Behind Enemy Lines: Questioning the Lions

Detroit is 1-7, so where are the strengths they can build on and where are the most glaring weaknesses? Tim Yotter of questions Nate Caminata of to find out before the two teams meet on Sunday.

Tim Yotter: There has been a lot of talk surrounding the sideline shot of Matthew Stafford and Calvin Johnson. Do you believe that Johnson is getting frustrated with Stafford, the offense or the Lions as this point?

Nate Caminata: I think frustration is natural among teammates when they aren't winning, but you can blame the alleged "tension" as pure media speculation. What everyone failed to mention is that during most of the game Johnson and Stafford were seen laughing together or working through some dilemmas. Those two have established a great rapport with each other, they're fantastic competitors. But both were coming off injuries, and they had a difficult time connecting on the field. The tension doesn't go beyond that.

TY: What kind of a leadership qualities/personality do you see in Matthew Stafford? In other words, he must have the physical tools to be the top pick overall, but what has his short time as a starter in the NFL shown you about the intangibles?

NC: Since training camp, Stafford had already been adopted by many Lions veterans as a leader of the ball club. Whereas Joey Harrington never quite felt comfortable in that role, Stafford is a natural leader, and although he's had some rookie struggles which should be expected, his on-field presence isn't questioned, and in some cases, defended. For example, Stafford's harassing by a few fans after a loss to St. Louis prompted Dominic Raiola to state publicly that he wouldn't let anyone do Stafford like they did Harrington.

The players seem to really like him, and there seems to be a locker room-wide understanding that he'll need time and support to succeed in Detroit.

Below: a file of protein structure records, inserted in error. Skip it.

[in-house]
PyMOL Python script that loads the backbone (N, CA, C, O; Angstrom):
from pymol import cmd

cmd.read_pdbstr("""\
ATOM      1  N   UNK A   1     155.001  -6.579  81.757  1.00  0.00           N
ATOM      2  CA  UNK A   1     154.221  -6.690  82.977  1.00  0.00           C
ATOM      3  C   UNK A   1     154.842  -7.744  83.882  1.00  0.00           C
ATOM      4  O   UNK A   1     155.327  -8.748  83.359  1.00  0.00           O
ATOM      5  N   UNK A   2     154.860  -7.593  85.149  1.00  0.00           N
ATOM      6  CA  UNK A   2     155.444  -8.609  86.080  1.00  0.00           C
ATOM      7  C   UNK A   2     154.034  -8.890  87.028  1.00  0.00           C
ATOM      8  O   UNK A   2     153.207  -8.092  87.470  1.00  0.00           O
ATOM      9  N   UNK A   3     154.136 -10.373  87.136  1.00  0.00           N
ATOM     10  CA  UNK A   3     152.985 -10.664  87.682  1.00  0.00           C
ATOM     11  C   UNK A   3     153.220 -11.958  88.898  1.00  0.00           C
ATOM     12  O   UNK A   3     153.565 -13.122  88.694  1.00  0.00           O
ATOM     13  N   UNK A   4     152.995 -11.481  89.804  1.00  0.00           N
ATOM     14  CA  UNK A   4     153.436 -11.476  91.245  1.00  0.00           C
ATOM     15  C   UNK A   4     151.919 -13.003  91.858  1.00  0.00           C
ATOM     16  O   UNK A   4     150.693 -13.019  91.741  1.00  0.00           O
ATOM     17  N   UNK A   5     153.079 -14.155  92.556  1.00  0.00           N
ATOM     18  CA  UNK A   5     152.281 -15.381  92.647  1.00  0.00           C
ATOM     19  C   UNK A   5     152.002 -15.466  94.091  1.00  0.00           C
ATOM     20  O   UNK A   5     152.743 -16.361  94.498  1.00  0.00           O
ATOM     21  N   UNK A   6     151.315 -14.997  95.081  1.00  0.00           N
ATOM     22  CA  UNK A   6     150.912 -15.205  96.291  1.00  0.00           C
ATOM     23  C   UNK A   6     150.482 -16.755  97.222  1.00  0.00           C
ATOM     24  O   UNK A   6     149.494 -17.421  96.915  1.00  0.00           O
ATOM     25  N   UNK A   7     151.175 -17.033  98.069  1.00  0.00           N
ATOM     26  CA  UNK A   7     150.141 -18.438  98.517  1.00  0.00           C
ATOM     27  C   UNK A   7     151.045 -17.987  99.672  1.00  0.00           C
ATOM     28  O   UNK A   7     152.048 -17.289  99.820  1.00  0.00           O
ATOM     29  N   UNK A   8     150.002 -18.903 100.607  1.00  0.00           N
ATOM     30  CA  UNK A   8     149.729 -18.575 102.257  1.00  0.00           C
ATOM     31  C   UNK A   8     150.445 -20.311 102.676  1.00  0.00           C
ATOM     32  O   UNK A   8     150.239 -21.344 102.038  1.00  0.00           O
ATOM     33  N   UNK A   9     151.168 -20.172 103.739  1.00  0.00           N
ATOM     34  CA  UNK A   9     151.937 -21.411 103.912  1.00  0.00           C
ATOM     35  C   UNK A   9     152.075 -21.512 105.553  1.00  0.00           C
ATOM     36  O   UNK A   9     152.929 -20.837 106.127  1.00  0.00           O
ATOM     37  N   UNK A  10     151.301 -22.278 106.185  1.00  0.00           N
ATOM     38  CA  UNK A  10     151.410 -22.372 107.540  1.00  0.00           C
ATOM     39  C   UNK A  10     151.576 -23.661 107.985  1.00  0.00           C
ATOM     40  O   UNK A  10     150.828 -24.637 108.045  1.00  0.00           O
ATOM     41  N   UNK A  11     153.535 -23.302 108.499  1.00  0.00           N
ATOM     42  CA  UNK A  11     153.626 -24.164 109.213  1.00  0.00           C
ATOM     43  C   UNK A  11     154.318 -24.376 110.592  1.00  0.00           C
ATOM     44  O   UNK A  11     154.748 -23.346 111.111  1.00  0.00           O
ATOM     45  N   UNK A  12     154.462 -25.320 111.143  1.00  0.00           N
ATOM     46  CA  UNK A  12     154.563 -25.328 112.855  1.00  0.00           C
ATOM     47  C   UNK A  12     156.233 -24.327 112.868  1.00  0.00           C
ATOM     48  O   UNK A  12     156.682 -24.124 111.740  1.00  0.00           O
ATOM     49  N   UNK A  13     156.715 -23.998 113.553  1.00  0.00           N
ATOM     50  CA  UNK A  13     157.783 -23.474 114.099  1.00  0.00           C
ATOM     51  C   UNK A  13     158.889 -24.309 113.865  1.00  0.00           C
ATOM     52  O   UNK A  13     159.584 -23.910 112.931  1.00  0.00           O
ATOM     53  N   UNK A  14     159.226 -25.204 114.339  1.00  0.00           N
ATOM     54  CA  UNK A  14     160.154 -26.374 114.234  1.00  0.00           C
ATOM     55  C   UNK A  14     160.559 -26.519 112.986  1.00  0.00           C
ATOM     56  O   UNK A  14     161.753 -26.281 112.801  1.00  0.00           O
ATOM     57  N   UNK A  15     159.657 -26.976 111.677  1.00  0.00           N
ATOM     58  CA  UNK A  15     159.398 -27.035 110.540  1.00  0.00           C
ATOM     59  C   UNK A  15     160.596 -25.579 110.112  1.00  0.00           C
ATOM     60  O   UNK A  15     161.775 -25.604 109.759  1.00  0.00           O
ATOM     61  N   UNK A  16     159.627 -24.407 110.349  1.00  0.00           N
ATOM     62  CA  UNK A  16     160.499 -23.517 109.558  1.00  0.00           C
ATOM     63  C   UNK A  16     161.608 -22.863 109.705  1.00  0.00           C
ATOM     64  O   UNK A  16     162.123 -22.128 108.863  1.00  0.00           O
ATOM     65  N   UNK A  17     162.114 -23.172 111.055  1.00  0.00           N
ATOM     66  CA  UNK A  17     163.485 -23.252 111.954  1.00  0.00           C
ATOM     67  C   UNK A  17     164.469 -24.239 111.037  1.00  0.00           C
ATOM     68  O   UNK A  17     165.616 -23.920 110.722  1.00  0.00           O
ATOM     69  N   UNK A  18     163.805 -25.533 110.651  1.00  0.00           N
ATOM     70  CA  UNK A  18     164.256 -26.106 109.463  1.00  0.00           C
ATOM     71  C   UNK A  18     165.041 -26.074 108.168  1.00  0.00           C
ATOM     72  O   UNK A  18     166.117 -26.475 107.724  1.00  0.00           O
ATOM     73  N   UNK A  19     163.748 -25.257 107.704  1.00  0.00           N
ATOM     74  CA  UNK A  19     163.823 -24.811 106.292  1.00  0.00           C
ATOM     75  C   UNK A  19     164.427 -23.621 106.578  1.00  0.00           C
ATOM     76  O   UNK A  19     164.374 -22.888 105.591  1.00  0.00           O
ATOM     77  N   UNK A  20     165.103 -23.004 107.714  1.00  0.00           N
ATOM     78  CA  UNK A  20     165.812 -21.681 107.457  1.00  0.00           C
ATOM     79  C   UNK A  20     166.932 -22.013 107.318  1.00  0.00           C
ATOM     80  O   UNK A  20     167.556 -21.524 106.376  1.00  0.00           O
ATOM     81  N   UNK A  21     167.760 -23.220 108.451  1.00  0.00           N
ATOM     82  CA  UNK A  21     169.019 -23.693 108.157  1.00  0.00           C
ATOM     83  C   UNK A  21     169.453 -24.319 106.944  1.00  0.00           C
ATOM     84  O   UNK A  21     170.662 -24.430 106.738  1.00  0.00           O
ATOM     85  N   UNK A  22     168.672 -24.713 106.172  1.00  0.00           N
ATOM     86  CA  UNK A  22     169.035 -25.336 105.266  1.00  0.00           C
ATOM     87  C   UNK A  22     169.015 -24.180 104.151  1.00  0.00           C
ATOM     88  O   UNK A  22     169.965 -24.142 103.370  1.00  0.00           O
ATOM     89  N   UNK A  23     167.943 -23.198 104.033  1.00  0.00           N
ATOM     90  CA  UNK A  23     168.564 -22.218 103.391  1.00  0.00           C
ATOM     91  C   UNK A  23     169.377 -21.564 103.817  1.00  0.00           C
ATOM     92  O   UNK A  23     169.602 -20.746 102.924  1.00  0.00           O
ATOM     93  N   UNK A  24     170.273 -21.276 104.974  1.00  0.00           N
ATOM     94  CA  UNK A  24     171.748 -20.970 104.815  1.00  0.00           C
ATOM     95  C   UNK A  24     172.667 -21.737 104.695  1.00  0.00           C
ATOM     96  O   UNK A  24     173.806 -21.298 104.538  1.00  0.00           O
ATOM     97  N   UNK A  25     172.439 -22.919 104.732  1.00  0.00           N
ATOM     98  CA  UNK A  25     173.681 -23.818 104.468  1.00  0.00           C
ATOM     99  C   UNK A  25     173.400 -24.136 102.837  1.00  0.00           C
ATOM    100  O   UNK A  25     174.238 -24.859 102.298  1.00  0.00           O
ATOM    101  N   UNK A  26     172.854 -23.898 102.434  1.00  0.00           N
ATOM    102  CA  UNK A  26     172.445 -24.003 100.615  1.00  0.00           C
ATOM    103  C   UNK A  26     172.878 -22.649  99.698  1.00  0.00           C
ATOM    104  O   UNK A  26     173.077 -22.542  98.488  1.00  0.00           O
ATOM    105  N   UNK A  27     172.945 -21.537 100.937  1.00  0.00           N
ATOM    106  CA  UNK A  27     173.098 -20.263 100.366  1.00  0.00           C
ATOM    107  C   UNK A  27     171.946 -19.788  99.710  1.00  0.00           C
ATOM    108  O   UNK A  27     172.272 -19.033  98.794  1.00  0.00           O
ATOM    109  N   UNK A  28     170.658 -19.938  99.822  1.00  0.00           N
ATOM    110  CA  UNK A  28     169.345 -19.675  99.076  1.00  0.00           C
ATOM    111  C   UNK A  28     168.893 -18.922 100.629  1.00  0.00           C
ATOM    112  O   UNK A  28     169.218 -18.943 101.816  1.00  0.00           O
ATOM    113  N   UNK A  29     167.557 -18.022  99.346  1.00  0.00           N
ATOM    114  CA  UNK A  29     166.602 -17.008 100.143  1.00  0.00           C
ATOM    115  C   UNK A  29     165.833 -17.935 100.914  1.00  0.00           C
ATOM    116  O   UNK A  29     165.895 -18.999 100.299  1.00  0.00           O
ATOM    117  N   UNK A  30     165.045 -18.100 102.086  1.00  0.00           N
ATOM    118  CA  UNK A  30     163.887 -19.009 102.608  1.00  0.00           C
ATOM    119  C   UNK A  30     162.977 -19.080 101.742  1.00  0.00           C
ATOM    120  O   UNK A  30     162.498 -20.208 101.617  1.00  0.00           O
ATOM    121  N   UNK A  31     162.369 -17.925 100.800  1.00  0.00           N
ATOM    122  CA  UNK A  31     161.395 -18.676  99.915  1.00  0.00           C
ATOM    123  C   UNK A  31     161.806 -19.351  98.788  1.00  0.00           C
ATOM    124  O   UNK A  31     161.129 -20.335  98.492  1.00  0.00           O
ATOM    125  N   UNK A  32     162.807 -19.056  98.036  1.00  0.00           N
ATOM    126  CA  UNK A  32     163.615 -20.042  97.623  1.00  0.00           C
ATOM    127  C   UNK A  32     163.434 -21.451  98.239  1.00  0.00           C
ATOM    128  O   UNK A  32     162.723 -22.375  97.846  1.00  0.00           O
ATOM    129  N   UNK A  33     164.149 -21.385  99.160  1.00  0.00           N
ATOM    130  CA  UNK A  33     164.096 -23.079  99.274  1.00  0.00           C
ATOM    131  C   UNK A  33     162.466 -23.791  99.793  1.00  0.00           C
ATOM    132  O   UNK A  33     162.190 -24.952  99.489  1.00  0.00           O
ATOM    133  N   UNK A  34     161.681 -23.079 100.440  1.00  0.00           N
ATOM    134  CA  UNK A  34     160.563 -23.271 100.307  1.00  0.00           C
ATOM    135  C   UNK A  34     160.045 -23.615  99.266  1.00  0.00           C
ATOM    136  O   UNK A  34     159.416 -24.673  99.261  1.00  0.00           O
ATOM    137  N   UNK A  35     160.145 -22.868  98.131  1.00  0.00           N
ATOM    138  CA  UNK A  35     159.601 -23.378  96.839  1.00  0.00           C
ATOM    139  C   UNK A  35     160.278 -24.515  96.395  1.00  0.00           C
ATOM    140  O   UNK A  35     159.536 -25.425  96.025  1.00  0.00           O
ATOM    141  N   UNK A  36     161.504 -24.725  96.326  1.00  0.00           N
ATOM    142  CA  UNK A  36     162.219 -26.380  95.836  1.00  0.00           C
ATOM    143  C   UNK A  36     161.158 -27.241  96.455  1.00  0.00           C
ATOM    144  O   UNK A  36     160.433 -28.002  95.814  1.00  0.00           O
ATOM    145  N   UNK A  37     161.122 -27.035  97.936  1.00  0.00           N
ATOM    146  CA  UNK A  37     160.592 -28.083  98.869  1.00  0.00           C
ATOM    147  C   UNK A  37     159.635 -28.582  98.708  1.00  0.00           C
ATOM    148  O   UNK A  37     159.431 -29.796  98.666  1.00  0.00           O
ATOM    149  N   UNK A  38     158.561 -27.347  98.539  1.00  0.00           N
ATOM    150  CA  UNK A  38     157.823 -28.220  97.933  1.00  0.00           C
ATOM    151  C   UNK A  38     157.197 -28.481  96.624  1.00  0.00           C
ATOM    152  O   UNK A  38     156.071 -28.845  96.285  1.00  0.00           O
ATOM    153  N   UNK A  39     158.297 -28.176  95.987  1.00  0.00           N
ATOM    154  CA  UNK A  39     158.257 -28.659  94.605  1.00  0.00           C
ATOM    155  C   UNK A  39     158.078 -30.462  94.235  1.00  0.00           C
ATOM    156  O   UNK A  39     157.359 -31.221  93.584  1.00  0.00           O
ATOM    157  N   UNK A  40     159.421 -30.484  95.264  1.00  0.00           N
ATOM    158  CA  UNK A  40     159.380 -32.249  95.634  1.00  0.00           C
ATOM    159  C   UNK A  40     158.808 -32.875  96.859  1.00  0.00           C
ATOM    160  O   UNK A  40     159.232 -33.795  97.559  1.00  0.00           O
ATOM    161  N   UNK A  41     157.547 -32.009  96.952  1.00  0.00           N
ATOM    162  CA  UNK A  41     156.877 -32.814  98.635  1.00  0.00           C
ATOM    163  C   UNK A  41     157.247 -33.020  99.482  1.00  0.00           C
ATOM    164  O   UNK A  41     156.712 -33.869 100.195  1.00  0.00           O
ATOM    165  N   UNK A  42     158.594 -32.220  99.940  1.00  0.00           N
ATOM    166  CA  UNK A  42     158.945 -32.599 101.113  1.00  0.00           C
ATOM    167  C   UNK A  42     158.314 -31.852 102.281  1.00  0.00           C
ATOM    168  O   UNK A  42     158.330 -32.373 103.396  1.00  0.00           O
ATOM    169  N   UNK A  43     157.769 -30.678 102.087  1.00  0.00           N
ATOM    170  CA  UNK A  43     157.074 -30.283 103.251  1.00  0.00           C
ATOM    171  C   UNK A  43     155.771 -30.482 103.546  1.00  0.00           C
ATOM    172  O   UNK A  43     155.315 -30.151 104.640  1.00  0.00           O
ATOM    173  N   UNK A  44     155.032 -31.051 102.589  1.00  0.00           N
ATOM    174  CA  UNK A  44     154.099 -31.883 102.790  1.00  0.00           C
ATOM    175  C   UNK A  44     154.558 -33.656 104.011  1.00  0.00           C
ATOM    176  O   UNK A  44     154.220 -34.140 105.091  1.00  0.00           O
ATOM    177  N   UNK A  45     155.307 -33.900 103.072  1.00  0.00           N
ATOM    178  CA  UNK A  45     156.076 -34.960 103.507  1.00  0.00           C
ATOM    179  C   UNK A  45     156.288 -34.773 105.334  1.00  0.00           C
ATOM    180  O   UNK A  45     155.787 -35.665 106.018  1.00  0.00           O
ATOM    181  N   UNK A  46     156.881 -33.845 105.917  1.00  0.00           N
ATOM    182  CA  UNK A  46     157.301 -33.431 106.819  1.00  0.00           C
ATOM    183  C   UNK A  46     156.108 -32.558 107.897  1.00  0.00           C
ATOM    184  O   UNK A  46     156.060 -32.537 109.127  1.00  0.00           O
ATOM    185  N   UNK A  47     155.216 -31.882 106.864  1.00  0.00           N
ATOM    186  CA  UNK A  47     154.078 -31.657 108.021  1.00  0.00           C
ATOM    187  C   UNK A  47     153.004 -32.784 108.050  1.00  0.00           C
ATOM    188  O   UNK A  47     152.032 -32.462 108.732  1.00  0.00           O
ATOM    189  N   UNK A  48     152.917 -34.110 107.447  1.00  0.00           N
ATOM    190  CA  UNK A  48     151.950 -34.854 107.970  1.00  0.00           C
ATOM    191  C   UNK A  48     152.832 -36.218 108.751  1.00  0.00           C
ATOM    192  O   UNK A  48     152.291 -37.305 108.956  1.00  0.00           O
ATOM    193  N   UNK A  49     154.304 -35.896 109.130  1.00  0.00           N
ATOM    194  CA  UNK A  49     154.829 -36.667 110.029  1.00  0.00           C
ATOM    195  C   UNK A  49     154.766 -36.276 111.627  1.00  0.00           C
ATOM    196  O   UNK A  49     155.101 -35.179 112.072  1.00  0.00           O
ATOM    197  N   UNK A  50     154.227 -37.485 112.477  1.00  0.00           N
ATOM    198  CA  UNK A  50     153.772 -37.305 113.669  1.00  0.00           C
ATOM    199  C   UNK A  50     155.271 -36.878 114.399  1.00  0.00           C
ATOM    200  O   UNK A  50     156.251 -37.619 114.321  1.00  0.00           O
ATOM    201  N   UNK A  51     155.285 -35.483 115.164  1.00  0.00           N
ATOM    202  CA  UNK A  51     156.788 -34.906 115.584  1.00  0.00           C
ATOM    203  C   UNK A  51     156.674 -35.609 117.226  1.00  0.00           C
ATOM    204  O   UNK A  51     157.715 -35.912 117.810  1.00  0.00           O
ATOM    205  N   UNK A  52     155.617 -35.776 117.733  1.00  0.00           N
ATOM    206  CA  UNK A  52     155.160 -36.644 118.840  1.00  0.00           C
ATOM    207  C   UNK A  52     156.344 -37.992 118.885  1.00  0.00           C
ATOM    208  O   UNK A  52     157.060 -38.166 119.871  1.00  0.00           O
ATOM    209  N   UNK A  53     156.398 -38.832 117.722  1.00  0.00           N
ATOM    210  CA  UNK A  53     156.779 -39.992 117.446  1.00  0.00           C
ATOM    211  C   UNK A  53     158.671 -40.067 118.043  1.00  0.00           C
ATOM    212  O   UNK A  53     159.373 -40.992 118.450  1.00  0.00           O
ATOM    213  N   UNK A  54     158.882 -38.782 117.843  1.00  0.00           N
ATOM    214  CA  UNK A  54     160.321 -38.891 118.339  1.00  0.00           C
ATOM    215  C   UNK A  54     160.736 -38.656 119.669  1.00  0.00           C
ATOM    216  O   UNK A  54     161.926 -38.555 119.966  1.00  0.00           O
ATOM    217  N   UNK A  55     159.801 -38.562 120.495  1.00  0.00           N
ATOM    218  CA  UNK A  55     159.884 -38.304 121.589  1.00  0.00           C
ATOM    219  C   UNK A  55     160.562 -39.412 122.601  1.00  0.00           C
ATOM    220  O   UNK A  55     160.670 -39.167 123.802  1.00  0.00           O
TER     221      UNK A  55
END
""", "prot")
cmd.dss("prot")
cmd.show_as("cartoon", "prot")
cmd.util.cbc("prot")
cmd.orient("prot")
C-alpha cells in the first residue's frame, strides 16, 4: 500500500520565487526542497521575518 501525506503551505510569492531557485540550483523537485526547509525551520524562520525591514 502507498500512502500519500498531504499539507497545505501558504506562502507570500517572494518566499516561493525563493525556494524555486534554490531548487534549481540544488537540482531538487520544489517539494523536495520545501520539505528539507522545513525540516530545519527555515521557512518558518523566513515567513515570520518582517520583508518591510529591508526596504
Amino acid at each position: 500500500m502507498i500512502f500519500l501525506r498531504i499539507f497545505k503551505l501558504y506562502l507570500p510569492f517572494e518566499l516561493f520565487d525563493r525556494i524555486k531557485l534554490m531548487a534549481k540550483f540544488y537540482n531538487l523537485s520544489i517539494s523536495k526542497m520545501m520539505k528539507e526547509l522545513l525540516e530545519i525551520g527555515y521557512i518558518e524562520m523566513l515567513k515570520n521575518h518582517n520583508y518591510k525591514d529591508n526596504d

TY: The Lions have had a decent lead in a few games this year, including the first meeting with the Vikings. What's going wrong to cause them to surrender that lead, or do you think teams just start out taking them lightly?

NC: It might be a little of both. I would lean more towards the team still learning to win. Although they've had massive turnover, the remaining Lions didn't win last year, and the new group still has to learn to win collectively. It doesn't happen overnight. I believe it takes team chemistry to play four full quarters and compete effectively within each. The Lions remain a work in progress, and this is part of that process.

TY: The Vikings continue to talk in complimentary terms about Kevin Smith, but he is averaging only 3.3 yards per carry. What gives?

NC: Smith certainly has been a disappointment thus far into 2009, and hasn't wowed anyone since his bye-week pledge to maximize his potential. He showed significant strides during his rookie campaign, and was one of the lone bright spots in the team's 0-16 season, which might lend credence to the perception of him around the league. Yet he is losing some ground to veteran Maurice Morris, who has found openings in his chances carrying the ball that Smith has failed to exploit.

If Smith doesn't demonstrate a major upswing in both yardage and consistency the second half of the season, it isn't beyond this Detroit coaching staff to look to upgrade during the offseason.

TY: Linebacker Julian Peterson leads the Lions with 3½ sacks. It sounds like they have been very aggressive with the blitzes but have only 16 sacks as a team. Is it simply a lack of personnel to pull off the scheme at this point?

NC: Absolutely. There is a quantum gap in quality between Detroit's defensive line personnel and just about every other defensive line in the league. Part of that is because the team's current coaching staff is going in the opposite direction of former coach Rod Marinelli's pedigree, preferring large and strong versus small and fast, requiring an upheaval of the trenches. Again, that isn't accomplished overnight. The Lions cupboard of necessary ingredients for Jim Schwartz and Co. to play with was essentially bare.

Any time a team blitzes as much as the Lions, it usually indicates they're attempting to mask other deficiencies, whether it be in the secondary or the defensive line. In Detroit's case, it's both.

Tim Yotter is the publisher of Viking Update and Nate Caminata is the publisher of on the network.

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